Previous Page Table of Contents Next Page


The Mweru-Luapula fishery is situated in an area that is a clearly defined geographical unit, also recognized by the people of the region who refer to it as the “Luapula valley”. The Luapula river has its origin in Lake Bangweulu, from where a broad (a few hundred metres wide) swamp-like river system flows southward. Where the river hits the plateau it turns to the west and forms the border with the Democratic Republic of Congo (DRC). A steep waterfall, the Mambatuta falls, forms the beginning of a narrower river that meanders to the north to the place where it descends into a series of rapids called the Mambilima falls. This is where the lush and densely populated Luapula valley with its mango trees, cassava fields and the Mweru-Luapula fishery starts. From that point onwards the river broadens into a vast system of floodplains, marshes and permanent lagoons for about 150 km before it flows into Lake Mweru. The lake itself is about 115 km long and 45 km wide. Around the river mouth, the swamp-lake edge and to the Northeast of Kilwa Island, the lake is about 2 m deep. It gradually deepens to 10-14 m in the northern part of the lake. The deepest part of the lake is a narrow trough with a maximum depth of 24 m close to and along the northeastern shore (Bos, 1995). The lake discharges at its northernmost tip in the Luvua River that is part of the Lualaba River system. In the southern half of the lake the shores are formed by beaches, and dambo’s (vlei), while the northern half, where the Kundelungu plateau meets the lake on both sides, is formed by relatively steep hills and escarpments interspersed with small beaches that serve as landing places for boats. A45 km sandy beach forms the north edge of the lake. An almost continuous string of villages from the Mambilima falls in the south along the 300 km shoreline of the river and the lake, usually not exceeding a few hundred metres width, runs to the border with the Democratic Republic of Congo near the Luvua River in the north.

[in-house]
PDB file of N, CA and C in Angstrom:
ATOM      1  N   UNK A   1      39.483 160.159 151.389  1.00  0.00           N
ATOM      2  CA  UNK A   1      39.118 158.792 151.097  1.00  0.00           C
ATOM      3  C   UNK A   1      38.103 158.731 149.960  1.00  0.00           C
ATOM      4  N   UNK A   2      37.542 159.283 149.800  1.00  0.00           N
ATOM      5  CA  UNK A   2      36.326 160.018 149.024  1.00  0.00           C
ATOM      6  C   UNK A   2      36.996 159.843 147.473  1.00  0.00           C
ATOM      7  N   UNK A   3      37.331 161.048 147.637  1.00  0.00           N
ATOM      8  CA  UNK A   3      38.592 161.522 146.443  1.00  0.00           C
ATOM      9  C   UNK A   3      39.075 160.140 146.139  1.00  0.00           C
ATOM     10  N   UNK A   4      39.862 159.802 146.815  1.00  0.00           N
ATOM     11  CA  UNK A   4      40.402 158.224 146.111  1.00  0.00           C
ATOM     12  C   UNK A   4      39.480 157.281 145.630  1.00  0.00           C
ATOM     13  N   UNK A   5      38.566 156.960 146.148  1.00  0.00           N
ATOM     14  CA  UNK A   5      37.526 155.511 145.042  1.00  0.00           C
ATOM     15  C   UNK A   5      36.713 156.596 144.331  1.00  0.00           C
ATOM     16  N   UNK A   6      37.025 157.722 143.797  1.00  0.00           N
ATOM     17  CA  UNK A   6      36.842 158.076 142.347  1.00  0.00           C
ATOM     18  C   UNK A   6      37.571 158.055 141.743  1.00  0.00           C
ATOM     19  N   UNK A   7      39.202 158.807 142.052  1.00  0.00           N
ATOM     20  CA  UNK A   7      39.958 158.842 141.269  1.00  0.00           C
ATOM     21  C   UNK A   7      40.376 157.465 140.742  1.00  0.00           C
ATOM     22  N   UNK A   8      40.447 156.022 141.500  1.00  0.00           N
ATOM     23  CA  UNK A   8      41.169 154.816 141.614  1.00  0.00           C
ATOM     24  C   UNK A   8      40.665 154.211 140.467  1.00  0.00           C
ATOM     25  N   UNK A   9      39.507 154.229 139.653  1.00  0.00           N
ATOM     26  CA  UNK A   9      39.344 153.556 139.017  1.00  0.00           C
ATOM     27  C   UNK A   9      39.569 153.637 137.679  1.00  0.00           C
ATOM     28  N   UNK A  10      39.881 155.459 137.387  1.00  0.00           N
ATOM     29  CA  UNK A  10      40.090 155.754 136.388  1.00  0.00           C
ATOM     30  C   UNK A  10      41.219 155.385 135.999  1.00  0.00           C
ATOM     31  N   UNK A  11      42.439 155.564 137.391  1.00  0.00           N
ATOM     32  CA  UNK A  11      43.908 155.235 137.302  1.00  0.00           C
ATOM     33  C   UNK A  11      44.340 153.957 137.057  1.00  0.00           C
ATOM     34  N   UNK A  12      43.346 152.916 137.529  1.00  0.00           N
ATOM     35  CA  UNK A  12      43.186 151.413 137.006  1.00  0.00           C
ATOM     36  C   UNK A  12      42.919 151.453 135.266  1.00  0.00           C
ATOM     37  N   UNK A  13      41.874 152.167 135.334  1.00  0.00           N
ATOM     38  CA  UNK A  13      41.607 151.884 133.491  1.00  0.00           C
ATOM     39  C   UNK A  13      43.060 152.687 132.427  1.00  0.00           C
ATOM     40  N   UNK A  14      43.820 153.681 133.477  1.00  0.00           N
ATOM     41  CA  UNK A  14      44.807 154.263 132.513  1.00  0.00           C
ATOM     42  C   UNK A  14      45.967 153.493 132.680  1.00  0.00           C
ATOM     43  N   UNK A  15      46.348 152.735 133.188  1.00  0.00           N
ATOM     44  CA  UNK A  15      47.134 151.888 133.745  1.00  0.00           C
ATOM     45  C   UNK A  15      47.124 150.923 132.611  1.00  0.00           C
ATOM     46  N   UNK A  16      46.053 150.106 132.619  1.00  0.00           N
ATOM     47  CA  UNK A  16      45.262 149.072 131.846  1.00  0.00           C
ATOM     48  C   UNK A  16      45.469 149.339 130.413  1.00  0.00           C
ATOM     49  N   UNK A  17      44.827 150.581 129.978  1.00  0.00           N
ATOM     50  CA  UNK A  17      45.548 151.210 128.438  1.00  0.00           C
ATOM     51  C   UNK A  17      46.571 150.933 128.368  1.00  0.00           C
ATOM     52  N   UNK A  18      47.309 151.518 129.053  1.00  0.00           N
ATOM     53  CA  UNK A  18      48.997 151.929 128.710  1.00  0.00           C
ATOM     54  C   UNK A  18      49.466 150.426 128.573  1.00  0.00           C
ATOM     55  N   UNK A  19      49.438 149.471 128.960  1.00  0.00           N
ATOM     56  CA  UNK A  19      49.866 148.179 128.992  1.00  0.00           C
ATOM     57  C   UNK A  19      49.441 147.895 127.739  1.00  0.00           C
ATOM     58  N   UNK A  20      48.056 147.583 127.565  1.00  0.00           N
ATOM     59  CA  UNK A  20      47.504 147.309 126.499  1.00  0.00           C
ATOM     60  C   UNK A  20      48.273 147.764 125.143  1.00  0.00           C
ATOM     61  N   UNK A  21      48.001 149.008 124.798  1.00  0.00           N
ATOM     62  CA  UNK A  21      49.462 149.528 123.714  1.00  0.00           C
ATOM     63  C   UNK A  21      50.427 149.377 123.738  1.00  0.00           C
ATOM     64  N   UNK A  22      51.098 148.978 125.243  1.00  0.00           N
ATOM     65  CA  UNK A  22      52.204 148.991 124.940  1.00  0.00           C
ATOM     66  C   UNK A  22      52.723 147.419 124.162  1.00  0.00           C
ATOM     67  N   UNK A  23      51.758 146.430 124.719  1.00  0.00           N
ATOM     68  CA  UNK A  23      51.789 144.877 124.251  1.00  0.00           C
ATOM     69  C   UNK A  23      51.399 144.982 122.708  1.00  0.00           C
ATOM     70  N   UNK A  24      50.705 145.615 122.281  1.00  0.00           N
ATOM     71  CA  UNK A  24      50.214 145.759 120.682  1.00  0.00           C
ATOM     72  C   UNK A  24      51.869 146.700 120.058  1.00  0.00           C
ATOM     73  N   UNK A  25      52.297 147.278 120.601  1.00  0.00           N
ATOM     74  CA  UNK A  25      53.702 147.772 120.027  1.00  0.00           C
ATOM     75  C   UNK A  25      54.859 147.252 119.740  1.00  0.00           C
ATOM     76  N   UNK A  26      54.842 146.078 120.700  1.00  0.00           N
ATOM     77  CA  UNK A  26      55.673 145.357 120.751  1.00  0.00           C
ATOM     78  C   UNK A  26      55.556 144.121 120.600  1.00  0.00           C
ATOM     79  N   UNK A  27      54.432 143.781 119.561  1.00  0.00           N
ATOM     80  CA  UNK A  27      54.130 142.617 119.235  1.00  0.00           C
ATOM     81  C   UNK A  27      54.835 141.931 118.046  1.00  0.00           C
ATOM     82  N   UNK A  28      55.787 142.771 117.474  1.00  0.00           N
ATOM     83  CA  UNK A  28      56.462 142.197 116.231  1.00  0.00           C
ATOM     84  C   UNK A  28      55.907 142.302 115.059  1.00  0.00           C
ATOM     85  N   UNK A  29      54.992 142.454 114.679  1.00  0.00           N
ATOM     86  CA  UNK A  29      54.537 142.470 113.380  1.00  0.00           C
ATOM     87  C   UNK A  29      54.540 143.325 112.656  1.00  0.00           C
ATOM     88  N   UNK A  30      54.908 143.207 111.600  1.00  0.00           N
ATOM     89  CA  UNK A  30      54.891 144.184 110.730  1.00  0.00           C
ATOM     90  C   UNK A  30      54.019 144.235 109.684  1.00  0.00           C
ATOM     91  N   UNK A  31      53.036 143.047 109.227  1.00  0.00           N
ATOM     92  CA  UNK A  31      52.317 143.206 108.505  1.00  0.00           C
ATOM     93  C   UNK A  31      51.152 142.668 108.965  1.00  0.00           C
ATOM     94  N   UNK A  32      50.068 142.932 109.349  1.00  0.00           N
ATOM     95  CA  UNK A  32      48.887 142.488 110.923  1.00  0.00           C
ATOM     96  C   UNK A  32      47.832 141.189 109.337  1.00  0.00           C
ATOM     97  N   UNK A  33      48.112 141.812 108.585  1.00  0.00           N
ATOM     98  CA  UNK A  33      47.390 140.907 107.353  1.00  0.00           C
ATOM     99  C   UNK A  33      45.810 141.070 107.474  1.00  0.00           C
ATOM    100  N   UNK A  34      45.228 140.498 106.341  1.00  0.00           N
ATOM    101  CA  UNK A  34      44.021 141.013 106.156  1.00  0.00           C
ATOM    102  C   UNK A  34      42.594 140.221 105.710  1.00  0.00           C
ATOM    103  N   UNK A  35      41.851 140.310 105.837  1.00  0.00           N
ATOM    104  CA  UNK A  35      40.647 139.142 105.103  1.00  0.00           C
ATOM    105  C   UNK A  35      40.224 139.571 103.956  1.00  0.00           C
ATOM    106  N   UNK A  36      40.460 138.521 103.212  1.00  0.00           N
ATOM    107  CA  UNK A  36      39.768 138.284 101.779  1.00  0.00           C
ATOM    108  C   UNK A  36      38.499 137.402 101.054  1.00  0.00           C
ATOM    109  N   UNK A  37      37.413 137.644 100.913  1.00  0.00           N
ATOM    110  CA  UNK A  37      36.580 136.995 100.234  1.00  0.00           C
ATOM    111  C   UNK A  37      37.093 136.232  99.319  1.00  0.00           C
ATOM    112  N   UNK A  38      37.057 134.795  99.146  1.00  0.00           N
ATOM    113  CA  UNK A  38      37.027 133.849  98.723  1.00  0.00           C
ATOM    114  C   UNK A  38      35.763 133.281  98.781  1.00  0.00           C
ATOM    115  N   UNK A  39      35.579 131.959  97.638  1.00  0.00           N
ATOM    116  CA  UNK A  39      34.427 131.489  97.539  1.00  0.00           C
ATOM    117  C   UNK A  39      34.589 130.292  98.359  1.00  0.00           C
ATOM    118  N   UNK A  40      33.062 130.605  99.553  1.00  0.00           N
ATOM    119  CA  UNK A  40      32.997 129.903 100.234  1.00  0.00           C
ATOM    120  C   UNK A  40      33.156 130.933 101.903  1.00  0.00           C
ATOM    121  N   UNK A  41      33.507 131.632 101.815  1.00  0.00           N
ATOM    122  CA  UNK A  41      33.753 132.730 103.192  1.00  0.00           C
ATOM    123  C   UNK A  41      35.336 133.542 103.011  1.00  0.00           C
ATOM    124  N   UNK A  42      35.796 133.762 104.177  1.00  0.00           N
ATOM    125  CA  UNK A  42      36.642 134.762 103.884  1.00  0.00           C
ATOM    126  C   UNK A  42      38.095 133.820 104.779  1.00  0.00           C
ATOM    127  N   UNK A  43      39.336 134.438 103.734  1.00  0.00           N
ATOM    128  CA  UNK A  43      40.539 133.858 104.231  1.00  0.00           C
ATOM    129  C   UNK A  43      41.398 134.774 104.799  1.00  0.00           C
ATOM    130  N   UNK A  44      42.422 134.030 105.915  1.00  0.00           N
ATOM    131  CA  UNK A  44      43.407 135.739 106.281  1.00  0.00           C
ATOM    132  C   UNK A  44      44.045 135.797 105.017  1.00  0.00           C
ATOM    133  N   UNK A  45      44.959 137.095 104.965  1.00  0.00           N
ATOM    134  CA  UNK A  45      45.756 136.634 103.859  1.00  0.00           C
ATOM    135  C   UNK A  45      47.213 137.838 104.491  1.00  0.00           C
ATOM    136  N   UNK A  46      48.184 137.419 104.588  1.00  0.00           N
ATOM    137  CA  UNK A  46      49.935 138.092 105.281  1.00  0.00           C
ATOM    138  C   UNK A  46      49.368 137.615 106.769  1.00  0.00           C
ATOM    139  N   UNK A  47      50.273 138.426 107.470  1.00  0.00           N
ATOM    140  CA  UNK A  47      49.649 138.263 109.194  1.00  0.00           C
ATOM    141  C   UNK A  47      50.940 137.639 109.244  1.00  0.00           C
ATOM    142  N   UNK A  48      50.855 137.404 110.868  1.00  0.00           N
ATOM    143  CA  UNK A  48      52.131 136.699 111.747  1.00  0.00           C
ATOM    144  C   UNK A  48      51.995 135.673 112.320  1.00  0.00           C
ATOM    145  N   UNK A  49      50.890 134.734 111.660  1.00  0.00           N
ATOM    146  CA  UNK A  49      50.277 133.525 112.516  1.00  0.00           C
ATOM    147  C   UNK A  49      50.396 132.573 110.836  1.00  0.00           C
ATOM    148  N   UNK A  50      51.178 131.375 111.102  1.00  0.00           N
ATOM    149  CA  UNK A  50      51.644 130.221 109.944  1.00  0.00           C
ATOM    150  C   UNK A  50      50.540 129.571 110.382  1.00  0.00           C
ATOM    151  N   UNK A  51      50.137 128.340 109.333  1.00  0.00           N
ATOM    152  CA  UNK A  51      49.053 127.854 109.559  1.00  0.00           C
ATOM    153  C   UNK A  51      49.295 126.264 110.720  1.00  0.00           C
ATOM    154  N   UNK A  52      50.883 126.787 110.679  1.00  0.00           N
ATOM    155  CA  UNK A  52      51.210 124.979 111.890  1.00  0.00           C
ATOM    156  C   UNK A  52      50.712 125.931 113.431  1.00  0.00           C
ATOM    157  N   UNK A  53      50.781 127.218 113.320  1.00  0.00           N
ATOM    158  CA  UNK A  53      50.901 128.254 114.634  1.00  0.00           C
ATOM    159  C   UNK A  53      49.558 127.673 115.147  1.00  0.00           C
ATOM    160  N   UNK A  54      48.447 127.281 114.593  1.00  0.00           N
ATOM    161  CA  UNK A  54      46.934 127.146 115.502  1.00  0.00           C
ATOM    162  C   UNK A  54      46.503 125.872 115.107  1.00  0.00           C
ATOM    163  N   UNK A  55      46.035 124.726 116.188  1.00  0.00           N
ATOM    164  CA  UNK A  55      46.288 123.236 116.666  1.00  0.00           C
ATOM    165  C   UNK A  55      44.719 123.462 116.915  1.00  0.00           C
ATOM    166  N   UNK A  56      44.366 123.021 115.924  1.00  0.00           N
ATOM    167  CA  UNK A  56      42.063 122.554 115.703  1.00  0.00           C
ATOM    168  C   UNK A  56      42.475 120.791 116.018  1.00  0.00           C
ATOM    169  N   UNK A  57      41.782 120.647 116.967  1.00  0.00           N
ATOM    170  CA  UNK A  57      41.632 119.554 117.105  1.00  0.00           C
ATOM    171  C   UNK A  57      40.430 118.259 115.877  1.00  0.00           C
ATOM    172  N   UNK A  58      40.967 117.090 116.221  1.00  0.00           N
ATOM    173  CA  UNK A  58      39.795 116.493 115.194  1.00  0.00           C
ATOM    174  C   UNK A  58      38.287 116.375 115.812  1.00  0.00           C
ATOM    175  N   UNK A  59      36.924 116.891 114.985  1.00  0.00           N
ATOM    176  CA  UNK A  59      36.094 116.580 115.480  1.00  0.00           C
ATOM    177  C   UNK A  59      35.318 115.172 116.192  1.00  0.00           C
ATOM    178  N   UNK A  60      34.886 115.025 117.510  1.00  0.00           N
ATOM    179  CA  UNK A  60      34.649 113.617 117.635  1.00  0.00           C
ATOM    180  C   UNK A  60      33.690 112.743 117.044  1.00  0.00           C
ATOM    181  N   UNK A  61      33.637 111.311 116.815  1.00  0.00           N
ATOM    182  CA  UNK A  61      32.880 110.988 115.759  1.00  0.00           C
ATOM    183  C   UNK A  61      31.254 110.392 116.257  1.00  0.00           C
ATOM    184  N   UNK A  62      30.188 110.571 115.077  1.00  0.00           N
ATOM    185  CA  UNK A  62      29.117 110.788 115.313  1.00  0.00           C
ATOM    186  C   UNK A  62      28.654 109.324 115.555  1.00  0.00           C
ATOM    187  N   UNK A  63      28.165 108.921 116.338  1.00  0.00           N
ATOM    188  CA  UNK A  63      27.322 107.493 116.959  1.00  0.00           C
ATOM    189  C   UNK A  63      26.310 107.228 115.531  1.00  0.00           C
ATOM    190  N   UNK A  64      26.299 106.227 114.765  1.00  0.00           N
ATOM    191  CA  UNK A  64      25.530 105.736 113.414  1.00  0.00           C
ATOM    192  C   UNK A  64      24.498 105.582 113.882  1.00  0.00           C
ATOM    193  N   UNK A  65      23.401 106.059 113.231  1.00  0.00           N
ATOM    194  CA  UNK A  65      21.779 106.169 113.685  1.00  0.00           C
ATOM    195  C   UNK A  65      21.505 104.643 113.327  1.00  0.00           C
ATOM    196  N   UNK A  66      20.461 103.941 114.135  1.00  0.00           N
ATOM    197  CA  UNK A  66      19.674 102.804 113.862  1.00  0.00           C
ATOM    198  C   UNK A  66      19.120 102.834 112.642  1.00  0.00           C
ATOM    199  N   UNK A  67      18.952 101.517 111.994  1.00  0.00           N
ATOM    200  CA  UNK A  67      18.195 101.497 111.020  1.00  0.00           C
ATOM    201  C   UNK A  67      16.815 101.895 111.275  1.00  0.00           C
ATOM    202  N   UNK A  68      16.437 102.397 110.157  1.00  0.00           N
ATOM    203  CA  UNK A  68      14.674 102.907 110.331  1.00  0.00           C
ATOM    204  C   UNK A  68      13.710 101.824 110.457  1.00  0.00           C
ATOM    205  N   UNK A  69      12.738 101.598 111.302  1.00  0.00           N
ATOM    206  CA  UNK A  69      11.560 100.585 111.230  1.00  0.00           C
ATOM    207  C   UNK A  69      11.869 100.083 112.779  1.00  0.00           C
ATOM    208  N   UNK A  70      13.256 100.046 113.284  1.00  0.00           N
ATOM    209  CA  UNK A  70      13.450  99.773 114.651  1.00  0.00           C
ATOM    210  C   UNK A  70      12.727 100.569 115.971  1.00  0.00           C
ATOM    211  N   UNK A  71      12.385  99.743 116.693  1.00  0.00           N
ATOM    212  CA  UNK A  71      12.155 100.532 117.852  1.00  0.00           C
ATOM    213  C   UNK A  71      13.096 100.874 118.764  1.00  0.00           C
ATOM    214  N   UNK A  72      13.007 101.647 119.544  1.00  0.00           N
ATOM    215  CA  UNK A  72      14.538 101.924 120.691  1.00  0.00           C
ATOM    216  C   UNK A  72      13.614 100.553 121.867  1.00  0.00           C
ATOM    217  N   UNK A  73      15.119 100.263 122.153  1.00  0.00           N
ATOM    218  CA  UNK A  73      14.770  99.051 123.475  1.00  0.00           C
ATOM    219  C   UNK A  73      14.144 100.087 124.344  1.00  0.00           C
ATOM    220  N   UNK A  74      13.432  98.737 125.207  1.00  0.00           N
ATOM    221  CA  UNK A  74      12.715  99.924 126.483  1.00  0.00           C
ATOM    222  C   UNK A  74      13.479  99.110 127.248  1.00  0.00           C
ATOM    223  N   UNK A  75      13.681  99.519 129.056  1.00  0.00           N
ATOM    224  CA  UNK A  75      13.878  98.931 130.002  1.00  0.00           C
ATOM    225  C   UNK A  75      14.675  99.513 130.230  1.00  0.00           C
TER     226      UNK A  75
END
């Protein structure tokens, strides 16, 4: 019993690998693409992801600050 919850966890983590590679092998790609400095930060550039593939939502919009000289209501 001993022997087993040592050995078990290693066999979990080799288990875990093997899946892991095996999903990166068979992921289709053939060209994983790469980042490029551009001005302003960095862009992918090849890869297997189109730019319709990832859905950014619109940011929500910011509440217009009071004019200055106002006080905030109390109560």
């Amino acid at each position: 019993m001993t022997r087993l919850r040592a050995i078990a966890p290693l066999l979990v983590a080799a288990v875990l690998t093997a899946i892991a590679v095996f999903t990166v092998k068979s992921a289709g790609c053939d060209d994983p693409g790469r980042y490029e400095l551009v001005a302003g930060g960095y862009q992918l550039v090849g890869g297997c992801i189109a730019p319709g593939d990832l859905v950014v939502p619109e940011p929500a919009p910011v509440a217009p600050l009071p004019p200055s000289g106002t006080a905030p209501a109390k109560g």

FIGURE 3. A. Annual average water level (thick line) and mean monthly water level (thin line) of Lake Mweru from 1955 to 1998. B. Long term average and minimum and maximum relative change in monthly water levels as a factor of the annual average water level.

Mean annual lake levels range over three metres, while highest minimum and maximum levels recorded at the gauge in Nchelenge in the south of the lake range 6.2 m (Figure 3A). Seasonal lows are reached in January while maximum levels are usually attained in May, with a long-term intra-annual fluctuation of 1.7 m. However, while the size of the seasonal fluctuation is highly variable and ranges almost 2.7 m the timing of the seasonal pulse usually is much less variable, with a shift of one month at the most (Figure 3B). Average water levels exhibited a slight decreasing trend over time, explaining nine percent of the variability. No correlation between water level (de-trended average, minimum, maximum or annual change in mean water level and amplitude) and Zambian demersal catch was found at any meaningful lag.

The proportion of the demersal catch to the Zambian freshwater fisheries output has decreased from up to 40 percent in the 1960s via 20 to 30 percent in the 1970s to around 10 percent since then. However, with the pelagic catch included Mweru contributes around 40 percent of the total catch of Zambia (Figure 1)! The total catch as reflected in the monitoring statistics of the Zambian fishermen of Mweru shows a slightly decreasing trend of 0.3 percent per year over the period of 45 years (r2 = 0.12, p = 0.02). It has a long-term annual average of 8 350 tonnes (Figure 1). Including the DRC the total demersal fishery is estimated from 12 500 (Kimpe, 1964) to 22 000 tonnes per annum. The productivity of the lake based on the “demersal” catch is estimated at 20-36 kg/ha; including the pelagic fishery productivity is 67-108 kg/ha[6].

FIGURE 4. Development in fishing effort expressed as A. number of fishermen (= male gear owners), boats (plank boats and dugout canoes) and B. gears: chisense nets, gillnets, traps and long lines (number of hooks). ‘Gillnets’ include all methods such as beach-seining, drift netting, driving (“kutumpula”) and various kinds of open-water seining. Similarly three types of chisense nets and at least five types of traps are included in the numbers.

[6] Productivity is calculated over the area covered by the lake (4 650 km2) and the permanent swamps (1 500 km2). The area of floodplain (900 km2) is not taken into account.

Previous Page Top of Page Next Page